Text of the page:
3

Section 4 of The Citizenship Act, 1955 (as amended by subsequent law) states that a child born outside India to an Indian parent has Indian "citizenship by descent" (which can coexist with citizenships of other countries until the child reaches "full age"), but then caveats this with a further condition that:

a person shall not be a citizen of India by virtue of this section, unless his birth is registered at an Indian consulate...
(i) within one year of its occurrence ...; or
(ii) with the permission of the Central Government

Dutch law, meanwhile, permits Dutch citizens to simultaneously hold other nationalities but not to voluntarily adopt them. Typically this would mean that if your circumstances of birth qualify you for automatic citizenship of multiple countries, including the Netherlands, and none of the other countries have restrictions on holding multiple citizenships by birth, then you are a citizen of all of them (since you acquired the non-Dutch citizenships automatically, not "voluntarily", and Dutch law permits this), but that if you naturalize in a foreign country (a voluntary act), you cease to be Dutch.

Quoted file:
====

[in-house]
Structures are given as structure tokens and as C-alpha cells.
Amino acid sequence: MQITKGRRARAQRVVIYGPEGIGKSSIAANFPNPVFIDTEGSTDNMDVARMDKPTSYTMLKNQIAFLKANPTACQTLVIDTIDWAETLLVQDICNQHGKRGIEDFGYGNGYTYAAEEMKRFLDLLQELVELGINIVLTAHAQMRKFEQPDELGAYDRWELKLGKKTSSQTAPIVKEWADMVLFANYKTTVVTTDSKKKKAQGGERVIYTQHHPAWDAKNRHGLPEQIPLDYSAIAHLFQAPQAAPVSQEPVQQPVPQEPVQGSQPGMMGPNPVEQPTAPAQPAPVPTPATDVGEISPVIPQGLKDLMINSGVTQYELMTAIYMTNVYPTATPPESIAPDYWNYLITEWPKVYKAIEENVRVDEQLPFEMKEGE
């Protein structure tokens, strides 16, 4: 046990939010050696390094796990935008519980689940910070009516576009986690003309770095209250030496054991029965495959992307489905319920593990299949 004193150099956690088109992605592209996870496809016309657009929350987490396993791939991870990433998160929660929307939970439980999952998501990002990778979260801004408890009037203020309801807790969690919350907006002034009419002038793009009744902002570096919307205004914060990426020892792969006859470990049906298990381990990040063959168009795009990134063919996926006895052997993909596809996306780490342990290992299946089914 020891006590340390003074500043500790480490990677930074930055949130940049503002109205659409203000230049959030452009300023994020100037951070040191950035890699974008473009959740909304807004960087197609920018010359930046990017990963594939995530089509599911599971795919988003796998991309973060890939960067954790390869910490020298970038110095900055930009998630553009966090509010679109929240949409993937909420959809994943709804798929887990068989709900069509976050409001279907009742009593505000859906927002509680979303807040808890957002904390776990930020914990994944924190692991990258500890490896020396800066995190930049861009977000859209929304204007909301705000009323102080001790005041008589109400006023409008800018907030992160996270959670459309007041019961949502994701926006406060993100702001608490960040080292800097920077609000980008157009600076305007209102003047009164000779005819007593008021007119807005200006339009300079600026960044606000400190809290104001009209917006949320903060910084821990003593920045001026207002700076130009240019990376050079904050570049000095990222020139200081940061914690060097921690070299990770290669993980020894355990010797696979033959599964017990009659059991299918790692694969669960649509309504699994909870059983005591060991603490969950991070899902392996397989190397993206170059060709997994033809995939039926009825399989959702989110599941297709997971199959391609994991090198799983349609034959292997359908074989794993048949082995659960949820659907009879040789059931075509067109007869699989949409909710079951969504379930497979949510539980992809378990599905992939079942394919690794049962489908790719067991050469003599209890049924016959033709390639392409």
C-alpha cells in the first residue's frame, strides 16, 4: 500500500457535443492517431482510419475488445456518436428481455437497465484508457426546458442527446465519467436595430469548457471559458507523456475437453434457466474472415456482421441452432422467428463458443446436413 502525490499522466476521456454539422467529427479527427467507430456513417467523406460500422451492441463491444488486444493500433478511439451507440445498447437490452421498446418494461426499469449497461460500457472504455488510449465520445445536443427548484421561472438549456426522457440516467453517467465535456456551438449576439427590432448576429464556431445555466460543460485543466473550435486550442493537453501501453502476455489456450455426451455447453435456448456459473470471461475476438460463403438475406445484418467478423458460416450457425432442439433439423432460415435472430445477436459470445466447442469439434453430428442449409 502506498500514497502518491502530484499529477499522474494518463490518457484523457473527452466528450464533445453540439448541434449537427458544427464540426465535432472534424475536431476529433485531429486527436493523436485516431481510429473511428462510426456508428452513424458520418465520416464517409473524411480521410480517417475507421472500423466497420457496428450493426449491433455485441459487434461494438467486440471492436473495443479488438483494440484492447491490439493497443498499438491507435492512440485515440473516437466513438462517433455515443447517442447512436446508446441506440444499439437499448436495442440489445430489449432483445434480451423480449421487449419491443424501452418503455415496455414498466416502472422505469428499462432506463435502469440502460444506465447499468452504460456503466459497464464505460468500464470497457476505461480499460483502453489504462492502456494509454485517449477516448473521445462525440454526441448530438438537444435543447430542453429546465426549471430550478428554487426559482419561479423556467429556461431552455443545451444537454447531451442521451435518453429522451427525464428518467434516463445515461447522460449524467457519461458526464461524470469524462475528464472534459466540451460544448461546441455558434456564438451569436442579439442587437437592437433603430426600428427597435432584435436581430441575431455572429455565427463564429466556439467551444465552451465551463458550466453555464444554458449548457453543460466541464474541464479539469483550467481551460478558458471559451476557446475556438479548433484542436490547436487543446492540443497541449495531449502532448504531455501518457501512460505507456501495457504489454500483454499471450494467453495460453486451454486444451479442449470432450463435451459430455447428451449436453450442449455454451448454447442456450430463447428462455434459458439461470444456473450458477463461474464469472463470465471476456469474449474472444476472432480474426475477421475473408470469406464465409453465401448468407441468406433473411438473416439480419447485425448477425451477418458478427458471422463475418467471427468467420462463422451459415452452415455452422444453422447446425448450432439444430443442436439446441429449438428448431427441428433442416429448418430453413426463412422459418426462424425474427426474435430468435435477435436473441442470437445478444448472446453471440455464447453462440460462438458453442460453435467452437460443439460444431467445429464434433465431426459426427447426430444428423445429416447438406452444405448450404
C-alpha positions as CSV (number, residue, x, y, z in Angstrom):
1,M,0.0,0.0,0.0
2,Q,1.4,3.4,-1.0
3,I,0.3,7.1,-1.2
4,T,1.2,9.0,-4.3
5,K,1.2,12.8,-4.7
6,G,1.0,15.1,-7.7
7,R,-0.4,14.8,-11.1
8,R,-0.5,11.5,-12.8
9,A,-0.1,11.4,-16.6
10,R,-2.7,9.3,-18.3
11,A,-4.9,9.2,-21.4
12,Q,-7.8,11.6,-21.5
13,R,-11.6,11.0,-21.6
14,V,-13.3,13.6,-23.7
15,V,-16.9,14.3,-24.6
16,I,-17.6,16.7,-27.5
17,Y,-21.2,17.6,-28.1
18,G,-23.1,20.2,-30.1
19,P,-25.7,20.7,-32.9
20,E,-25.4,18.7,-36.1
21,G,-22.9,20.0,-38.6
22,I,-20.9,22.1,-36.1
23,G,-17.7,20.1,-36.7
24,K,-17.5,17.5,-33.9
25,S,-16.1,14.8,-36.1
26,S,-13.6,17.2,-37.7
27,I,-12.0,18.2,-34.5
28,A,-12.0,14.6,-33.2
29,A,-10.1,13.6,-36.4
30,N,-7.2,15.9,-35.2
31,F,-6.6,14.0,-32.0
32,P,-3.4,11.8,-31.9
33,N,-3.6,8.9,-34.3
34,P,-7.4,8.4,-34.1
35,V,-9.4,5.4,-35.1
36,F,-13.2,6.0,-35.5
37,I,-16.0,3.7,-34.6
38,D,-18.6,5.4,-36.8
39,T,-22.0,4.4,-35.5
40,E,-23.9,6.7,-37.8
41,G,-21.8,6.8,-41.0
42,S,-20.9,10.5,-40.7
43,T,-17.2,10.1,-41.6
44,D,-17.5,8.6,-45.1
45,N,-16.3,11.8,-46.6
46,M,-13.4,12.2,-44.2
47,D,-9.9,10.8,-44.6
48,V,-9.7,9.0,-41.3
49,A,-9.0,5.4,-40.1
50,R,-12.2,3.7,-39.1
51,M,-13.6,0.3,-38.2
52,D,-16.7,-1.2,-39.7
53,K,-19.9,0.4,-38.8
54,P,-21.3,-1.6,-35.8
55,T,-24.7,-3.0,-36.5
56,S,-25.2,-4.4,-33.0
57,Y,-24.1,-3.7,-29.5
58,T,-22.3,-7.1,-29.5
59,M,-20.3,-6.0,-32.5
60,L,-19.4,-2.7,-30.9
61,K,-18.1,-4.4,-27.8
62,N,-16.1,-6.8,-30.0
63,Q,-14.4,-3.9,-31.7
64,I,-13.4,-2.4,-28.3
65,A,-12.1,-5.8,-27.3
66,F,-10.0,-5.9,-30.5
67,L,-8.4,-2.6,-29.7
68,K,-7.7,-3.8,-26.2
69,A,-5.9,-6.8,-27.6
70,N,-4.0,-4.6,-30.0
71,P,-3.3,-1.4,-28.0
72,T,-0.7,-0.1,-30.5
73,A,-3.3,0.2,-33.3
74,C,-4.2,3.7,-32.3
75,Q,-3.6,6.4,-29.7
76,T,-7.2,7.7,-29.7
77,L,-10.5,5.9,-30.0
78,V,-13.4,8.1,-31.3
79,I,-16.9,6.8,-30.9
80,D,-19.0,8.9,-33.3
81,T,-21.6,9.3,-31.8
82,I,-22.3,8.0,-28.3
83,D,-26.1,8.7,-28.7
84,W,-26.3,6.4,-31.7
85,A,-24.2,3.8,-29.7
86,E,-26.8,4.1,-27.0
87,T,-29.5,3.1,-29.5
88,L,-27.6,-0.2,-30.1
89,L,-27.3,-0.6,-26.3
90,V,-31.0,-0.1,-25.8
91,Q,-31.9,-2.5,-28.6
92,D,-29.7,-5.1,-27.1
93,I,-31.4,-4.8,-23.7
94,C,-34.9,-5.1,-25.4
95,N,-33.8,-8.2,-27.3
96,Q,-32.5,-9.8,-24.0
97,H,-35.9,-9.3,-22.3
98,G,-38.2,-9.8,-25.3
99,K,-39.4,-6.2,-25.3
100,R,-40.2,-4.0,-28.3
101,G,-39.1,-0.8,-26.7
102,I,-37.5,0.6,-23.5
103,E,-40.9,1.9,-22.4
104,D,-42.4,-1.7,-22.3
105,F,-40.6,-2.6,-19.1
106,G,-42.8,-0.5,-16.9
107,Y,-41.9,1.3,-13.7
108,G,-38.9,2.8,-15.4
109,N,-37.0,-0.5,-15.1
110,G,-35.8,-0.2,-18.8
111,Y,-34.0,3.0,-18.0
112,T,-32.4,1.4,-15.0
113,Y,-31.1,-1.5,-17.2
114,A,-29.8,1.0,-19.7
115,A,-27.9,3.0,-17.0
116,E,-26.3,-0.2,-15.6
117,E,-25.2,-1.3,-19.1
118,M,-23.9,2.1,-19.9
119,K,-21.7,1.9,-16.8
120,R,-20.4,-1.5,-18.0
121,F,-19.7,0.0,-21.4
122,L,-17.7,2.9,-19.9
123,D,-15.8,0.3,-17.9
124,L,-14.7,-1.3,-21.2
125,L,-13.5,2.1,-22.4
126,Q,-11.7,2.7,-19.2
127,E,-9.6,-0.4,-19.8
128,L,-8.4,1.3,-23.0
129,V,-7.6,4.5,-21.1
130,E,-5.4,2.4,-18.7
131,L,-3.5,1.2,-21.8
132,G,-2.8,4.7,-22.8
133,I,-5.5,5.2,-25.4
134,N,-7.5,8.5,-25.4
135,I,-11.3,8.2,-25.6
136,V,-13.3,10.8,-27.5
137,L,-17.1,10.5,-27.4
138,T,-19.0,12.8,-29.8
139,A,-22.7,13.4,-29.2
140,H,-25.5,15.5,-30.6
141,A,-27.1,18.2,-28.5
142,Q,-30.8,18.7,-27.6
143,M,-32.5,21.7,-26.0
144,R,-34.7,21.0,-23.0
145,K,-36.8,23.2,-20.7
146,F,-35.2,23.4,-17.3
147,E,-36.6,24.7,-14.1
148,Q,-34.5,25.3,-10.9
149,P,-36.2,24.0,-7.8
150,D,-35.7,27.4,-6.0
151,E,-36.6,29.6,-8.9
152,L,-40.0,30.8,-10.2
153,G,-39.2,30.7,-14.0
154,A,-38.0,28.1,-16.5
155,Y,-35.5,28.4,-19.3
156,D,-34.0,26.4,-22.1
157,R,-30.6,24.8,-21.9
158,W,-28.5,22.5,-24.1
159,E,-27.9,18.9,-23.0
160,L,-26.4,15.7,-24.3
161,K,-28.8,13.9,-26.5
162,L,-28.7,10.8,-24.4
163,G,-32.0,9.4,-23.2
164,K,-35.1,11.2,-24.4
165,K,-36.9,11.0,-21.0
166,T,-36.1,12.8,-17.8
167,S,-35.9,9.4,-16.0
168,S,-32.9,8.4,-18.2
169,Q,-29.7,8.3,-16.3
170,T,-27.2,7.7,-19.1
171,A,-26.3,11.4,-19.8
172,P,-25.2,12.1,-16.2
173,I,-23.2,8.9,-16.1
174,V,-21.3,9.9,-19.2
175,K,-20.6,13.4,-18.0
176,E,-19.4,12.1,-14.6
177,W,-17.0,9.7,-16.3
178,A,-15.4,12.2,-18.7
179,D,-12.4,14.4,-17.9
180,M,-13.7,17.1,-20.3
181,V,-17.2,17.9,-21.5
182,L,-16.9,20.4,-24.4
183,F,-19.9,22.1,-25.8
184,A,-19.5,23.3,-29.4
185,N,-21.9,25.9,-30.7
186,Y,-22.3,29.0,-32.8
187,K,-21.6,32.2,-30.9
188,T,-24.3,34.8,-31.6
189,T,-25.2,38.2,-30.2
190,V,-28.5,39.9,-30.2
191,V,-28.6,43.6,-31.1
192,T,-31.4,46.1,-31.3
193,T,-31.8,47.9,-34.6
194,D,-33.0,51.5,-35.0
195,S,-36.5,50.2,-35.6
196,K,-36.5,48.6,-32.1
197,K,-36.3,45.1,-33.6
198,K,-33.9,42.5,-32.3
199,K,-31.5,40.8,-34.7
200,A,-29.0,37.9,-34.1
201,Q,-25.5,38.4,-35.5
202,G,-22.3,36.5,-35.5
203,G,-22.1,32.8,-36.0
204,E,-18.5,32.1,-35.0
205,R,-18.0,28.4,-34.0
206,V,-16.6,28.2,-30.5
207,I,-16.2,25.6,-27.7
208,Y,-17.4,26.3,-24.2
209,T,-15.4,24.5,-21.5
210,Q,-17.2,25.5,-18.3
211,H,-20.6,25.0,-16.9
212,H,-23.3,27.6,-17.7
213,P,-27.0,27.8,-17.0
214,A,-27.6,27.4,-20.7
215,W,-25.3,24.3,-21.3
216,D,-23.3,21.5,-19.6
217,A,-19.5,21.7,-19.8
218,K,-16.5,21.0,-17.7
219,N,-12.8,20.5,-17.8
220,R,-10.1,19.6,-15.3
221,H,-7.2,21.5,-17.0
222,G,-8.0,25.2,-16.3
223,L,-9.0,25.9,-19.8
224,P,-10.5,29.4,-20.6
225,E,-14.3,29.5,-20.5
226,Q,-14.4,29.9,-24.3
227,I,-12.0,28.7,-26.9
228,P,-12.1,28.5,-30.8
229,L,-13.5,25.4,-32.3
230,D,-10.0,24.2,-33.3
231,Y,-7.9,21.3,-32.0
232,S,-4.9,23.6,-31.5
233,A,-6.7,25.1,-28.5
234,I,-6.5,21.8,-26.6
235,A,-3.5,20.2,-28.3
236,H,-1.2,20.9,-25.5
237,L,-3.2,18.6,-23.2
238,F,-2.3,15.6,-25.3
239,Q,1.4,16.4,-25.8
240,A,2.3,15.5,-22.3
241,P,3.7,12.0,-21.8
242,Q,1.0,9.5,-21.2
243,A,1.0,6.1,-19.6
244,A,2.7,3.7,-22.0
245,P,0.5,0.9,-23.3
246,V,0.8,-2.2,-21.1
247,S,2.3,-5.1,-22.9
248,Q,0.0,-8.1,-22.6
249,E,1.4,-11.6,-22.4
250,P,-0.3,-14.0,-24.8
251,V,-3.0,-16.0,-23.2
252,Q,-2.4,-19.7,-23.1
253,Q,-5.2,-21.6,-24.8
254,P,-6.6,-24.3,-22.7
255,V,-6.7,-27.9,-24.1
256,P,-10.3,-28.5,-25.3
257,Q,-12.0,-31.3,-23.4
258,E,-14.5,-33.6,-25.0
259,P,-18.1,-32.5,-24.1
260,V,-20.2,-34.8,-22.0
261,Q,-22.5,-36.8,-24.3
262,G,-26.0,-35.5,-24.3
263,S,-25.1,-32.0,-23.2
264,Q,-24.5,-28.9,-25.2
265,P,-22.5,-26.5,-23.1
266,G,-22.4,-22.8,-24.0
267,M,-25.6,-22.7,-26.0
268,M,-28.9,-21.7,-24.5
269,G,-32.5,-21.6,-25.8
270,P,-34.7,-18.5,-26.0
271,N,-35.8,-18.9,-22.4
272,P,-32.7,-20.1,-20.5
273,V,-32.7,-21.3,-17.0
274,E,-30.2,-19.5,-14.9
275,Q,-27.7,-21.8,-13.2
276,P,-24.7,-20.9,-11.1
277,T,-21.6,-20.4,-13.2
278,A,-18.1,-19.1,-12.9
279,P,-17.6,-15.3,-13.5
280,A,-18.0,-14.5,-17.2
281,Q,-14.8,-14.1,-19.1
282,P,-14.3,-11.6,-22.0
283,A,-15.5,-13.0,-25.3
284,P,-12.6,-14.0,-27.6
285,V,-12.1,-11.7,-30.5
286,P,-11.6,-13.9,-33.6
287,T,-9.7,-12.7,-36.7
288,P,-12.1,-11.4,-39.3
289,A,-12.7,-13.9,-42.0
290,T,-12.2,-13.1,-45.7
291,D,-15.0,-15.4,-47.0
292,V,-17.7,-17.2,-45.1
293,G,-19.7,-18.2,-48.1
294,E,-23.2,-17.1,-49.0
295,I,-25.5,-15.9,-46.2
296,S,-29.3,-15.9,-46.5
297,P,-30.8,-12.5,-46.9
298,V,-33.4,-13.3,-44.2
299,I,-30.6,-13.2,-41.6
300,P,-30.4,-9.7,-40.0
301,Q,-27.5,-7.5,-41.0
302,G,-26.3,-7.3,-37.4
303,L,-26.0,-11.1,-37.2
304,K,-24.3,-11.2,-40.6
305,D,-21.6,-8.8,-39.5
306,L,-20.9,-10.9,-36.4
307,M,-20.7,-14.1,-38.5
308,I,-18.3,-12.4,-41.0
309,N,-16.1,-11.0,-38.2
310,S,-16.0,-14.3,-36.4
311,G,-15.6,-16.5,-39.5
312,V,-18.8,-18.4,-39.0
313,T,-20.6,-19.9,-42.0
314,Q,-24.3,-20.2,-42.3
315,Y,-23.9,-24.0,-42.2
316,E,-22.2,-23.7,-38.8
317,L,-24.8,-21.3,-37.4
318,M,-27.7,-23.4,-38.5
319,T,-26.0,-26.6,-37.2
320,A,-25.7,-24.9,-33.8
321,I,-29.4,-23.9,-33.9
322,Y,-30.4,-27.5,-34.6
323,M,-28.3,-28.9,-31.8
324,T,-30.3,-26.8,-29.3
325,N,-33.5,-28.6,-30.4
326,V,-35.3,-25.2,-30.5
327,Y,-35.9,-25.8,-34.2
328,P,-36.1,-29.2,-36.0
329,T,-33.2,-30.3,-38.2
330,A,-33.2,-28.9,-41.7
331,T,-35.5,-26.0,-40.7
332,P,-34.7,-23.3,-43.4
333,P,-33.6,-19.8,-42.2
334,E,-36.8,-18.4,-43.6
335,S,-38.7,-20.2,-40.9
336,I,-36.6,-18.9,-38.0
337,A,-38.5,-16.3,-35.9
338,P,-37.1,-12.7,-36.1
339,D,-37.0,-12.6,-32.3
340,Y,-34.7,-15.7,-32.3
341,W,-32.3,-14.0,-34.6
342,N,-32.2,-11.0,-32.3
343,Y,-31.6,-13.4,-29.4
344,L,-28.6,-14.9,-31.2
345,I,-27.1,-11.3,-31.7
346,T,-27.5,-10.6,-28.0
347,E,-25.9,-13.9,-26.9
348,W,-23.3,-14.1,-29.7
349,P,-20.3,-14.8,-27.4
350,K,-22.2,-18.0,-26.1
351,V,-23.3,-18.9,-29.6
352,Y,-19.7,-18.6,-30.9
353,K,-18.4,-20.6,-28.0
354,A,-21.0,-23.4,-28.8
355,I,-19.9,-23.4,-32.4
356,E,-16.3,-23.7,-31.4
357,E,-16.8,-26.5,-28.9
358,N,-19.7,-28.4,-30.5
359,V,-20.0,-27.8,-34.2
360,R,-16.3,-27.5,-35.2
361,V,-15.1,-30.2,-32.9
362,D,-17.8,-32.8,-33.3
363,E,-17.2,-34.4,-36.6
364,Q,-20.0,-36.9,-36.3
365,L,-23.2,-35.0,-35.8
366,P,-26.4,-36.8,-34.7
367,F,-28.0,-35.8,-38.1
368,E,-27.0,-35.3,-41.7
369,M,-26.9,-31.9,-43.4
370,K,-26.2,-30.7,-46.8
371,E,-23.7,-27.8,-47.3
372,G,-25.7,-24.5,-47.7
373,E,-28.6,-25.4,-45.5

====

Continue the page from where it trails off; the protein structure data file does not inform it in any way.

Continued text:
Indian citizenship by descent for a baby born outside India does not perfectly match the typical case, though, because it's not completely automatic; a voluntary act (registering his birth at an Indian consulate) is needed to secure the baby's Indian citizenship. As a matter of Dutch law, does this act constitute the baby voluntarily adopting another nationality and therefore cause him to forfeit his Dutch citizenship?

I can imagine multiple interpretations of how the registration requirement in The Citizenship Act works:

  • a baby born to an Indian parent outside India is an Indian citizen at the moment of birth, but loses their Indian citizenship after one year if the birth is not registered. Or maybe...
  • a baby born to an Indian parent outside India is not an Indian citizen at the moment of birth, and becomes an Indian citizen when the birth is registered. Or maybe...
  • at the moment of such a baby's birth, the matter of whether the baby has Indian citizenship is indeterminate, like the life or death of Schrödinger's cat, and will be determined retroactively. If the birth is registered within a year, then as a retroactive consequence, the baby was always Indian, from the moment of his birth. If the birth is not registered within a year, then as a retroactive consequence, the baby was never Indian. Any legal questions that arise in the baby's first year of life and are in some way contingent on the baby's citizenship status are likewise retroactively answered by the registration or non-registration of his birth.